South Korean lawmakers to visit joint factory park in North Korea
by The Associated Press
Will meet with managers working at Kaesong industrial complex but not North Korean officials
SEOUL, South Korea—South Korean lawmakers next week will tour a jointly-run factory park in North Korea that has been reopened after months of stalemate between the rivals, officials said.
The group will talk to South Korean managers working at the Kaesong industrial complex but will not meet with North Korean officials, said Jin Myung-gu, a secretary of Ahn Hong-joon, chairperson of the National Assembly’s Foreign Affairs and Unification Committee.
Pyongyang approved the visit, slated for Oct. 30, by 24 assembly members and their aides, Park Soo-jin with the Ministry of Unification said.
The Kaesong park just across the heavily armed border is the last remaining inter-Korean project from a previous era of rapprochement.
It reopened last month after Pyongyang had withdrawn its workers in April during a period of unusually high tensions that saw North Korea threaten South Korea and the United States with nuclear strikes and vow to restart nuclear fuel production.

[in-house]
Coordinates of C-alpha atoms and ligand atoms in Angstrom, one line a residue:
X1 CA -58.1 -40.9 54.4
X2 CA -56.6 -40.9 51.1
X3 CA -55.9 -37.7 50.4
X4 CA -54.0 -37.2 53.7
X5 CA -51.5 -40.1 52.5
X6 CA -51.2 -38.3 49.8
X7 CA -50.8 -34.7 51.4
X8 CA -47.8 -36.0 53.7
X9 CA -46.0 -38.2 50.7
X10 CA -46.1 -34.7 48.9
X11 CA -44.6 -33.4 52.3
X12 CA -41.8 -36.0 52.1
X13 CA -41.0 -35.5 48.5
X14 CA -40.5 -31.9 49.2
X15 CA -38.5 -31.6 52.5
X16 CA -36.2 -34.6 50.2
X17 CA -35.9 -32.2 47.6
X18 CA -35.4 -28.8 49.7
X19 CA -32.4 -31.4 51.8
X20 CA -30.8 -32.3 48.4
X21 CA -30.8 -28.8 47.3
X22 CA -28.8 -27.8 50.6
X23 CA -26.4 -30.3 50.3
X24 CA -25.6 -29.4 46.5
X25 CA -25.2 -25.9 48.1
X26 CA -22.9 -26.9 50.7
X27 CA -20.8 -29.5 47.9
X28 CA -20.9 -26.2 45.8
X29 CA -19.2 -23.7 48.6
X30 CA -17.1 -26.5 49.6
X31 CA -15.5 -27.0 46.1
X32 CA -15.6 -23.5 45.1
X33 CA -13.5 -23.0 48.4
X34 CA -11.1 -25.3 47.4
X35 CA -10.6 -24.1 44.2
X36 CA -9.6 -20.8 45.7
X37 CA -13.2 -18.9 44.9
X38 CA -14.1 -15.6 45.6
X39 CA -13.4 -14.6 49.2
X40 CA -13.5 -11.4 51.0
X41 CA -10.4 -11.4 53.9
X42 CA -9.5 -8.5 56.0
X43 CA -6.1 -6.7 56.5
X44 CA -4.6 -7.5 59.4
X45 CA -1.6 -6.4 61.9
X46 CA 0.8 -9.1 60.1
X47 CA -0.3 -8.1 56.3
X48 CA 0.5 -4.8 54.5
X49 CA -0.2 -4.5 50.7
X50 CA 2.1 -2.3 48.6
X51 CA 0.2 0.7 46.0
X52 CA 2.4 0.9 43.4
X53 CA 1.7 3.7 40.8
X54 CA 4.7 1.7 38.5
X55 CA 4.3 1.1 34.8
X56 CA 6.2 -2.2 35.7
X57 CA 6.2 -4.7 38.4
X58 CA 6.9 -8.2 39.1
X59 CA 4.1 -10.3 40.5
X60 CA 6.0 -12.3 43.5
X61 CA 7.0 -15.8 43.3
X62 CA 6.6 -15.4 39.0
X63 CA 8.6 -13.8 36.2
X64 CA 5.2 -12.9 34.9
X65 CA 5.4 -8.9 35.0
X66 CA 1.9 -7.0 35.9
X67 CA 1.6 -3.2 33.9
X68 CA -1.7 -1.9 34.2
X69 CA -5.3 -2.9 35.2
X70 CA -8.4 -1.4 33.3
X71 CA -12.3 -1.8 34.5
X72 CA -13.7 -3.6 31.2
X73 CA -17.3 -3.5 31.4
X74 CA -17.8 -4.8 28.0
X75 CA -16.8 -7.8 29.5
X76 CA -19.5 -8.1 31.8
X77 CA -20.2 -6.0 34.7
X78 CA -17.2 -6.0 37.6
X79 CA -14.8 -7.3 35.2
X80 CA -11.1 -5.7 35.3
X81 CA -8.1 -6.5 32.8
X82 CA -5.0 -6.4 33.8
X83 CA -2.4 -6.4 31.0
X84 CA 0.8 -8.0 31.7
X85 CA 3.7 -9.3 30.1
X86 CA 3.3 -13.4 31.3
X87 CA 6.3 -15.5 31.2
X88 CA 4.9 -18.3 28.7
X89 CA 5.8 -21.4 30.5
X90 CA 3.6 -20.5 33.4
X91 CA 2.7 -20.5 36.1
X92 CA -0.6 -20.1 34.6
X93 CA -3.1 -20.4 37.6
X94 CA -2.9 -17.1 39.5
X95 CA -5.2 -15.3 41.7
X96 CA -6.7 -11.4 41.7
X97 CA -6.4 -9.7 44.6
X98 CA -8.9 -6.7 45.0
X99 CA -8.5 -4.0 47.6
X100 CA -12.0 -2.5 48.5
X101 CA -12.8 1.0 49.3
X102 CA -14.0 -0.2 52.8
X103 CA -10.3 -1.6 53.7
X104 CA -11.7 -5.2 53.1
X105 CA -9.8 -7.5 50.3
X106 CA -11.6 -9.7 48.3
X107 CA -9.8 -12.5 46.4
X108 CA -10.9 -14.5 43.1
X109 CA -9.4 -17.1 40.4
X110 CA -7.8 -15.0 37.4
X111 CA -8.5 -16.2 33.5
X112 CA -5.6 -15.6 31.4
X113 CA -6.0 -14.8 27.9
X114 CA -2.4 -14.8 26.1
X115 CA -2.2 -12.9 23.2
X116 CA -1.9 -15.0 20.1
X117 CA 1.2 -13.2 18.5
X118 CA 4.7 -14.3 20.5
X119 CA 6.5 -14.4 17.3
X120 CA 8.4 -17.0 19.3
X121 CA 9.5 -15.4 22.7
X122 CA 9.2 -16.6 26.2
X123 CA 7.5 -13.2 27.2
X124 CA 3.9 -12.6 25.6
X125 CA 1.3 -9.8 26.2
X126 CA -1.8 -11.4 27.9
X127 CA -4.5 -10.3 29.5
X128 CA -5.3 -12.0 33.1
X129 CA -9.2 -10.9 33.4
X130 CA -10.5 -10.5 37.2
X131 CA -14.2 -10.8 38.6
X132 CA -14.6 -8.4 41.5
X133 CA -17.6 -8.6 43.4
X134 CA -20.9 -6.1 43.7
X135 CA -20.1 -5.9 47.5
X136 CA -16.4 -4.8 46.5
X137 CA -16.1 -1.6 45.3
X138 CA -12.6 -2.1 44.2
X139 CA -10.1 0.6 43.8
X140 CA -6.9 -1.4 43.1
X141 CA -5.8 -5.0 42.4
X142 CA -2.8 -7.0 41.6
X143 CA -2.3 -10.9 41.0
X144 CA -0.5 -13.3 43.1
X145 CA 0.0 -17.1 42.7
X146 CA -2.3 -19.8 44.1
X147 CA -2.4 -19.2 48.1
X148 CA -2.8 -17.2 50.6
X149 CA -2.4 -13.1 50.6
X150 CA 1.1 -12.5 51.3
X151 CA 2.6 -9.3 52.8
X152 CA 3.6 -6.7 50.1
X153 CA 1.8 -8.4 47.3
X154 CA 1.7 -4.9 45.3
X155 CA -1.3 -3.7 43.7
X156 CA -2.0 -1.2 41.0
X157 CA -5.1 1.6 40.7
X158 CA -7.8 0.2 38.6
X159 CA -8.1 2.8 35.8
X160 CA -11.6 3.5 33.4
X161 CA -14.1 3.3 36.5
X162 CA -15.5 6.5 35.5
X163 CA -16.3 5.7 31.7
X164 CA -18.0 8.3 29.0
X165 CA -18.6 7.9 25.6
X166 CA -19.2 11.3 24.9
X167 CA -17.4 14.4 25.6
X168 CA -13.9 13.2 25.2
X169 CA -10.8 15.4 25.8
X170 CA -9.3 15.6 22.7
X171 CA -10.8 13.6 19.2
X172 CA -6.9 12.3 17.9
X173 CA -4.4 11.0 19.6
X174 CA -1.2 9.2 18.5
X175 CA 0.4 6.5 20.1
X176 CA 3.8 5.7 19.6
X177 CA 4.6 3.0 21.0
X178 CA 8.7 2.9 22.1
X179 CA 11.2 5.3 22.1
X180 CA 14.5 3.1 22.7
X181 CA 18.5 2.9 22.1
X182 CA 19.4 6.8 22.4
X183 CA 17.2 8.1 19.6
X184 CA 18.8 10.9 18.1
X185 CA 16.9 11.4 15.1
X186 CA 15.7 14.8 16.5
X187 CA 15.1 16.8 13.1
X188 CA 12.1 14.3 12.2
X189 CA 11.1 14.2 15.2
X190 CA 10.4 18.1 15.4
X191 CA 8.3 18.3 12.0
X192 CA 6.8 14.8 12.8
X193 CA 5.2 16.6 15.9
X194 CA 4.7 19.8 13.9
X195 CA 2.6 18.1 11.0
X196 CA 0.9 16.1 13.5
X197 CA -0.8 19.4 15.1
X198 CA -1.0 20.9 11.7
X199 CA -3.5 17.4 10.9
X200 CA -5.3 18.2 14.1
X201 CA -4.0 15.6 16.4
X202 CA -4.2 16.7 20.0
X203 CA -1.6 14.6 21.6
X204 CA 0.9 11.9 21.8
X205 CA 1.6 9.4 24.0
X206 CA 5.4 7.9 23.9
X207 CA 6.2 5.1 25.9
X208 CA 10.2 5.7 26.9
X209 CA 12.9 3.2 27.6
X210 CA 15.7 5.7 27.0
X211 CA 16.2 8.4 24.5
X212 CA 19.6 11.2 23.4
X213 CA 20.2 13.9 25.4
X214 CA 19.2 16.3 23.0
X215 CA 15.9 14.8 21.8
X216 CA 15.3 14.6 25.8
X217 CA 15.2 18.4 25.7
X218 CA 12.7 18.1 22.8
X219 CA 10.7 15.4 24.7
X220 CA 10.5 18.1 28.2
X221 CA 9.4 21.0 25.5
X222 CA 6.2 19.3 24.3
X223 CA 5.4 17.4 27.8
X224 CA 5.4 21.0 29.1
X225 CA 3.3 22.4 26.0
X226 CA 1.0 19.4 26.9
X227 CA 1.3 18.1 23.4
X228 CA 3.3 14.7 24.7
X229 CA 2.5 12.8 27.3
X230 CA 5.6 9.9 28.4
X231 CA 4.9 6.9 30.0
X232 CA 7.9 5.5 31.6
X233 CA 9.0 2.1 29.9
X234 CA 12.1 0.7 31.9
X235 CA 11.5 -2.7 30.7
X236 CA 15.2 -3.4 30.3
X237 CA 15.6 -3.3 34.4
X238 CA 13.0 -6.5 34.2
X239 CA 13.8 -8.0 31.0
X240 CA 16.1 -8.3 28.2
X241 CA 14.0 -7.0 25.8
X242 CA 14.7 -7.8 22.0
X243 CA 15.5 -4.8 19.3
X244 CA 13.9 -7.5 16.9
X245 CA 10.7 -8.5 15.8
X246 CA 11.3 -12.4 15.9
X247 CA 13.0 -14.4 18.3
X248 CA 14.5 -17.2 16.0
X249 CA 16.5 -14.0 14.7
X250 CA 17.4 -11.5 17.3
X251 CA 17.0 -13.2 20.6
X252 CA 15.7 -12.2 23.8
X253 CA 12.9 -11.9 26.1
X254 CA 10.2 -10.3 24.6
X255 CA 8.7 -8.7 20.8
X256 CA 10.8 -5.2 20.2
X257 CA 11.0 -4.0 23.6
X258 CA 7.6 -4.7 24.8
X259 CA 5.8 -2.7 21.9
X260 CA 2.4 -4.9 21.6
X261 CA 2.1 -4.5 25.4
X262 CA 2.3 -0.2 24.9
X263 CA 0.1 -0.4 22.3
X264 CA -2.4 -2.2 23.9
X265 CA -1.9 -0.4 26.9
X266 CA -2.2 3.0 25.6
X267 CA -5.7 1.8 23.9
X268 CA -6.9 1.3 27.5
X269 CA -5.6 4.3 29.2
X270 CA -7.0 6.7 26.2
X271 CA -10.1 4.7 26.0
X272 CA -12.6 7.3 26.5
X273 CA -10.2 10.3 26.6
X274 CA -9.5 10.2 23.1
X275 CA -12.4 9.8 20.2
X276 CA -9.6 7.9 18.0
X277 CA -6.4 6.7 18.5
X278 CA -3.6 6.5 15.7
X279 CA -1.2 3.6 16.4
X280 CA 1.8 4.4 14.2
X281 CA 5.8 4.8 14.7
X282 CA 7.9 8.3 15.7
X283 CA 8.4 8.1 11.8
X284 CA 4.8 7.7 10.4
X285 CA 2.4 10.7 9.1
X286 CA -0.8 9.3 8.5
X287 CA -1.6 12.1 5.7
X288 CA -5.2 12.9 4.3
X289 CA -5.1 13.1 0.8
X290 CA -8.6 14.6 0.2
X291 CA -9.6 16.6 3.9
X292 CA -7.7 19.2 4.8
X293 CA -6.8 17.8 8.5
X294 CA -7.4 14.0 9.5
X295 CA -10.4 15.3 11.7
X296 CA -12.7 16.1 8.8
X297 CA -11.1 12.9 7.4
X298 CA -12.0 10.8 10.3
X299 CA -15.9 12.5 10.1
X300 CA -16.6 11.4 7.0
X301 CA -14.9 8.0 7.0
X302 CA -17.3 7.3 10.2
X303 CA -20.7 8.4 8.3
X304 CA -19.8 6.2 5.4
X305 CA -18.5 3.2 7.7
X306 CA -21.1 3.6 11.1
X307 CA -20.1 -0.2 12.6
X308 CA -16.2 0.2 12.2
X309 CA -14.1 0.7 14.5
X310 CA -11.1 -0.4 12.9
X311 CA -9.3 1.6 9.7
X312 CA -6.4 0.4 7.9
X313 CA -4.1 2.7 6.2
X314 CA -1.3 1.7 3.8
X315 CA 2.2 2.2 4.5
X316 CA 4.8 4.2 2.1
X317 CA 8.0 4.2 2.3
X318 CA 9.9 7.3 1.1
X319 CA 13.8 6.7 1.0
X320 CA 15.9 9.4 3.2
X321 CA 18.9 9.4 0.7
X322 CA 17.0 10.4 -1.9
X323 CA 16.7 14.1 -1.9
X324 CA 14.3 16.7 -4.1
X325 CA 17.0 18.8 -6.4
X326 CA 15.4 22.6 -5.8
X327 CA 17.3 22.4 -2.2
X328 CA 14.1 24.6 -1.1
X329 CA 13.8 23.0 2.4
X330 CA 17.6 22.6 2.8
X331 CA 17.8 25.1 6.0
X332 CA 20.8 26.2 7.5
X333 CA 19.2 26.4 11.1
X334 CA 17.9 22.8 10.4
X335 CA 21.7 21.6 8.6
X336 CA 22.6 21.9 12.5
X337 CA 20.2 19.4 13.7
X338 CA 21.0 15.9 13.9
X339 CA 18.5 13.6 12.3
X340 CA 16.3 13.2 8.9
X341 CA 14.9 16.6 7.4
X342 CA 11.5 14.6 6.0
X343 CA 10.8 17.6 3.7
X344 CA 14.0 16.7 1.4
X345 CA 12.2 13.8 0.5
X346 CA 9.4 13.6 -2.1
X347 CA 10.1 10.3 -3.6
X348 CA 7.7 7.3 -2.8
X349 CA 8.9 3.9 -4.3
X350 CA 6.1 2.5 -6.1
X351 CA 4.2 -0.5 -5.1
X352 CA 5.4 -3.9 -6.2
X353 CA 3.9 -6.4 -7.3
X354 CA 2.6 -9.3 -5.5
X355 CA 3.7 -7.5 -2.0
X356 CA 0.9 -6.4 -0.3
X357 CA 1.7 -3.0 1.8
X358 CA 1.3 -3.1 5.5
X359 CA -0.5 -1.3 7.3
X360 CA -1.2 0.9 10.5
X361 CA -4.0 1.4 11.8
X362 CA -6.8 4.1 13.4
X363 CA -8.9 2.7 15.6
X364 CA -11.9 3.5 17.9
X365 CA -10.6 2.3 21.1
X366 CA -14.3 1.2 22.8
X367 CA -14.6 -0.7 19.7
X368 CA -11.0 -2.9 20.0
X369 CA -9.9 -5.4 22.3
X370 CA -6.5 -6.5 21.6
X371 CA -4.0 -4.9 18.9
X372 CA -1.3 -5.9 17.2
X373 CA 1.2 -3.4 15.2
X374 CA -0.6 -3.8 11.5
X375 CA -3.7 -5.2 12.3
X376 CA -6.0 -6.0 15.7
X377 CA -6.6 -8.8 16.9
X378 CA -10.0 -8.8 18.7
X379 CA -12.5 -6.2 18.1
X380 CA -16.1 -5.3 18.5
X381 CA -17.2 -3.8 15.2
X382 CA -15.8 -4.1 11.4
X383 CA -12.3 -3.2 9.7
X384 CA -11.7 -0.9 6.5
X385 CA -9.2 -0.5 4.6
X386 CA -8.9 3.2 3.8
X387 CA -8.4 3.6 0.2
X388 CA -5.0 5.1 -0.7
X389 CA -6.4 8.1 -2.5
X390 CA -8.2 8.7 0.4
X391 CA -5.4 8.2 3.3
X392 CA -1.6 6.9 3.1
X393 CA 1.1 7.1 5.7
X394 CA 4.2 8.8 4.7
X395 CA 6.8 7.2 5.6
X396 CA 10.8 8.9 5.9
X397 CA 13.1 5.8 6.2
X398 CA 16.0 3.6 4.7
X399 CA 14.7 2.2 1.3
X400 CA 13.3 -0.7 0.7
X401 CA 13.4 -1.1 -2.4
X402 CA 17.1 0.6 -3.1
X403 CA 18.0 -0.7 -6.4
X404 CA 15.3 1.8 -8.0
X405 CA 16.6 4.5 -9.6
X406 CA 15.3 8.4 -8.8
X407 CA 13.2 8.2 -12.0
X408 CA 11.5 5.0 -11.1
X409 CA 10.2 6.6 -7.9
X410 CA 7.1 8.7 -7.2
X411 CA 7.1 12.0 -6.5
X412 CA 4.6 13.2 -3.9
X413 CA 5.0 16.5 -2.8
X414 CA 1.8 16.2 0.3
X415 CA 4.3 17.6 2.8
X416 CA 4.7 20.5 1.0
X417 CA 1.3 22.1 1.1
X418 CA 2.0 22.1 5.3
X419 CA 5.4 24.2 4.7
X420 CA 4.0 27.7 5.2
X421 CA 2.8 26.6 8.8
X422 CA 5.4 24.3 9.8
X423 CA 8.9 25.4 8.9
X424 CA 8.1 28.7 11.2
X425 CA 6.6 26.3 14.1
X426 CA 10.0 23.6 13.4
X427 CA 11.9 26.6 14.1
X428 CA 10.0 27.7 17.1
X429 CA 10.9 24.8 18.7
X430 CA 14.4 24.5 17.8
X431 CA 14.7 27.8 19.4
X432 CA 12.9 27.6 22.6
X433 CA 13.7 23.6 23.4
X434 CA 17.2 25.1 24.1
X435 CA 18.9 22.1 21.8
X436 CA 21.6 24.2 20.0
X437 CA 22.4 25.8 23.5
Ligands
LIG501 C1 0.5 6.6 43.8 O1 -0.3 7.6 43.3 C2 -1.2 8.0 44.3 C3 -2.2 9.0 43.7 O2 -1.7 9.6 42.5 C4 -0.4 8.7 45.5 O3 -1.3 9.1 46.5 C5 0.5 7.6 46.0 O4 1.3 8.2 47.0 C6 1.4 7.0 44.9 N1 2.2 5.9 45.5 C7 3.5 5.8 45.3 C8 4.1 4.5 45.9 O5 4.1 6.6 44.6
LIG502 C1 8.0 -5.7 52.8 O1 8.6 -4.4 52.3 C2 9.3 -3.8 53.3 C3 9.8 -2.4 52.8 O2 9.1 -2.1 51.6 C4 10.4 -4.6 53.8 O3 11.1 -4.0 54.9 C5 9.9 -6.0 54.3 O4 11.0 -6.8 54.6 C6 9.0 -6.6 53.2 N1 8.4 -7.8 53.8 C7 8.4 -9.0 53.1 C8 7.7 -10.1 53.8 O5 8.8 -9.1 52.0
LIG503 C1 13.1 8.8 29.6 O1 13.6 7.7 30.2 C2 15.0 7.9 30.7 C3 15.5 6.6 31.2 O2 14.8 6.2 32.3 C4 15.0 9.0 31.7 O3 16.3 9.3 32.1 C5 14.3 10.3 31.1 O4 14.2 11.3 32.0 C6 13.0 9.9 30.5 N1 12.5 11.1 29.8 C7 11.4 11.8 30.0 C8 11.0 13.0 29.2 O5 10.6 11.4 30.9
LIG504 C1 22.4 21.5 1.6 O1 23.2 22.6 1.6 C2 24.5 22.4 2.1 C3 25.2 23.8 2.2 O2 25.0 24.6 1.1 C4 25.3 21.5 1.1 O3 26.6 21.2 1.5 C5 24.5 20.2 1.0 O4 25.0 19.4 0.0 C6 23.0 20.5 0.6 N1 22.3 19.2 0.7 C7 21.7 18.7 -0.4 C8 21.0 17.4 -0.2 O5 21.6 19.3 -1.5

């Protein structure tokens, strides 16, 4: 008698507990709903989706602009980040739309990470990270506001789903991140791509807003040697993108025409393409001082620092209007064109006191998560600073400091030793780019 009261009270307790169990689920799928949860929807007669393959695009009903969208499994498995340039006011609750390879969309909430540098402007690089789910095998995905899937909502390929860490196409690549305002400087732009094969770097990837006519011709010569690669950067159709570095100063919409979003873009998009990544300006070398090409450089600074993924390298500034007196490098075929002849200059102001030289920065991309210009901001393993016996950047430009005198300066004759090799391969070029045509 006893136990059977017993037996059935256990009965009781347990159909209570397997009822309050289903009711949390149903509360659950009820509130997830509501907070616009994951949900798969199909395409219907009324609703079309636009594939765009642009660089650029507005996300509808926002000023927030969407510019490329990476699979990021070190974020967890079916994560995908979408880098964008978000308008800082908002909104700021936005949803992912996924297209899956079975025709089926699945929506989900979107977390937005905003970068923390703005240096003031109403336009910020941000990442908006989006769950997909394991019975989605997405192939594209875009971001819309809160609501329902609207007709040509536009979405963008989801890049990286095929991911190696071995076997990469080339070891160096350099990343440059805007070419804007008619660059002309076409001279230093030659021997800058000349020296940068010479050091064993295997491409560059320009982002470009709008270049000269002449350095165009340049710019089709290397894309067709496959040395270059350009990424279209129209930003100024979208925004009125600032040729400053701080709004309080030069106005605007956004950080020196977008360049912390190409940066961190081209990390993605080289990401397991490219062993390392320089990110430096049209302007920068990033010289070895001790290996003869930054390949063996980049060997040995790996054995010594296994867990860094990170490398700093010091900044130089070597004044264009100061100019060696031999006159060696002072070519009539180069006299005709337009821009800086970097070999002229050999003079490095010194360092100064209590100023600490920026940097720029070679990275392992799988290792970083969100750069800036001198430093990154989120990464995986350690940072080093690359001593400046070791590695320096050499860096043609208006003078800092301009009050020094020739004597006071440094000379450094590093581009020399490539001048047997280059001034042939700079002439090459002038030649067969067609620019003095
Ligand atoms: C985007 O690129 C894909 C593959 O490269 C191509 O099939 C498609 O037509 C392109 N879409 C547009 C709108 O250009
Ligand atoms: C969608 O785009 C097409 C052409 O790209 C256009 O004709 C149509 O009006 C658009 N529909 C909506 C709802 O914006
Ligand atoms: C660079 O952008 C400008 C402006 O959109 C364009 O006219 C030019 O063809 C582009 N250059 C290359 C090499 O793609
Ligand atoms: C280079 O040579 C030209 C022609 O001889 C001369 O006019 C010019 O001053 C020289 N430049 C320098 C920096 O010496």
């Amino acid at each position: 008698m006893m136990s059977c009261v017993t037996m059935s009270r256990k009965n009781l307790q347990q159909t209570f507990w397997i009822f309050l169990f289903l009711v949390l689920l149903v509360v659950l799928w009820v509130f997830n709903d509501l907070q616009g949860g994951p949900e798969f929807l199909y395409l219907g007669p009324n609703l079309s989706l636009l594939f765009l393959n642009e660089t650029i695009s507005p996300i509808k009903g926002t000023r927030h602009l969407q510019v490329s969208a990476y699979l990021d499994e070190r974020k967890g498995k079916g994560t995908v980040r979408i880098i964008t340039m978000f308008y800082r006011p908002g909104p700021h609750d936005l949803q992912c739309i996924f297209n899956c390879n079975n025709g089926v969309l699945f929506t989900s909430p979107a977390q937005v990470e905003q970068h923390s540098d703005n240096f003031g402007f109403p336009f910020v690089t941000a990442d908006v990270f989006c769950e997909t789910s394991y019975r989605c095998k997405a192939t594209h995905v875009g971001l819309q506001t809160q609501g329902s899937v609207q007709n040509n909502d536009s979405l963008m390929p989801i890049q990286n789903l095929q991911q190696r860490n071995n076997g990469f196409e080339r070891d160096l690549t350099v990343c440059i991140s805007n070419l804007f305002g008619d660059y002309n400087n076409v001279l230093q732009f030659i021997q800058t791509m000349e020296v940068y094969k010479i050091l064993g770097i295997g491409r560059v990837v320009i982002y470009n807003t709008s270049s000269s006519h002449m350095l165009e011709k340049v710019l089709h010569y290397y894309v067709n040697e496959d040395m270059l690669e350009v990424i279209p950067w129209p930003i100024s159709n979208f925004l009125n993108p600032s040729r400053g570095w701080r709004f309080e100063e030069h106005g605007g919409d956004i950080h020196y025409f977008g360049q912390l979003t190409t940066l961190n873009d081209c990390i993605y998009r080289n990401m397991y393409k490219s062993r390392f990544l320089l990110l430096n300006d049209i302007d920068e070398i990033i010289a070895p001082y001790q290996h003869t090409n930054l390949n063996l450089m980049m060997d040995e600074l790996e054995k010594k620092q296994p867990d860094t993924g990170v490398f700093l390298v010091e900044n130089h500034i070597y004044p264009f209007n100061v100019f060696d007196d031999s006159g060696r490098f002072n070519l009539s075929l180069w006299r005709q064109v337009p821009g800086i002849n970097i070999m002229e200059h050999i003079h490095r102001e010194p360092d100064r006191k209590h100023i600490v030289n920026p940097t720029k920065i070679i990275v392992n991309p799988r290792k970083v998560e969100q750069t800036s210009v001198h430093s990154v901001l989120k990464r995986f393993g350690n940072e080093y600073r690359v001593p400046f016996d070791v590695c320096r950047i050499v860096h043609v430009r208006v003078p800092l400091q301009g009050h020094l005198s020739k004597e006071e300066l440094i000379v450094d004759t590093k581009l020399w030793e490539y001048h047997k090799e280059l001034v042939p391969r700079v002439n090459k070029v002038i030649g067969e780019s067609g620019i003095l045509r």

The park has not returned to full operations and tensions remain.
The two Koreas have agreed to work to prevent another shutdown, including opening the park to foreign investors, but they’ve moved slowly.
An information session on Kaesong, originally scheduled for next week and aimed at introducing the factory park to foreigners, was cancelled.
Meanwhile, North Korea said it is building special economic zones to invite foreign investors.
South Korean companies that operate in Kaesong welcomed the lawmakers’ trip, saying in a statement that lingering uncertainties about Kaesong are hurting business.
Many analysts say North Korea takes Kaesong’s resumption seriously because it believes it could help draw outside investment and revive its struggling economy, one of leader Kim Jong Un’s top stated goals.
His other major goal is increased nuclear production.
But there are considerable outside doubts about whether foreign investors will risk operating in the North.